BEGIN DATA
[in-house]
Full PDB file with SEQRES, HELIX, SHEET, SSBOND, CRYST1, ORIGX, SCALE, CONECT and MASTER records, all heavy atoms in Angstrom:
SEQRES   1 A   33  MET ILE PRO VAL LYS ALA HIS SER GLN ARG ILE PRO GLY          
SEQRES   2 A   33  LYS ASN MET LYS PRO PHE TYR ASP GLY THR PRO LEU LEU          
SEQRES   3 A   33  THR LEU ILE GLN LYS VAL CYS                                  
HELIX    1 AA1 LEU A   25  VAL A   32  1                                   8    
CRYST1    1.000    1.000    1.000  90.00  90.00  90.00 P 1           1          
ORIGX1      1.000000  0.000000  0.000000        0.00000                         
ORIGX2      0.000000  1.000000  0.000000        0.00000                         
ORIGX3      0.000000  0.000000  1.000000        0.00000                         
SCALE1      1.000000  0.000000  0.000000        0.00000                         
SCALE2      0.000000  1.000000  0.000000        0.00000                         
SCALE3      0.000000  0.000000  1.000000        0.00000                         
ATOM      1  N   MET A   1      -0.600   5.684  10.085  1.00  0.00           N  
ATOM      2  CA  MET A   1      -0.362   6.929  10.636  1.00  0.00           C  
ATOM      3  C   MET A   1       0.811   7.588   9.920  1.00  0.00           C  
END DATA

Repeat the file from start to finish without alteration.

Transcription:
[in-house]
Full PDB file with SEQRES, HELIX, SHEET, SSBOND, CRYST1, ORIGX, SCALE, CONECT and MASTER records, all heavy atoms in Angstrom:
SEQRES   1 A   33  MET ILE PRO VAL LYS ALA HIS SER GLN ARG ILE PRO GLY          
SEQRES   2 A   33  LYS ASN MET LYS PRO PHE TYR ASP GLY THR PRO LEU LEU          
SEQRES   3 A   33  THR LEU ILE GLN LYS VAL CYS                                  
HELIX    1 AA1 LEU A   25  VAL A   32  1                                   8    
CRYST1    1.000    1.000    1.000  90.00  90.00  90.00 P 1           1          
ORIGX1      1.000000  0.000000  0.000000        0.00000                         
ORIGX2      0.000000  1.000000  0.000000        0.00000                         
ORIGX3      0.000000  0.000000  1.000000        0.00000                         
SCALE1      1.000000  0.000000  0.000000        0.00000                         
SCALE2      0.000000  1.000000  0.000000        0.00000                         
SCALE3      0.000000  0.000000  1.000000        0.00000                         
ATOM      1  N   MET A   1      -0.600   5.684  10.085  1.00  0.00           N  
ATOM      2  CA  MET A   1      -0.362   6.929  10.636  1.00  0.00           C  
ATOM      3  C   MET A   1       0.811   7.588   9.920  1.00  0.00           C  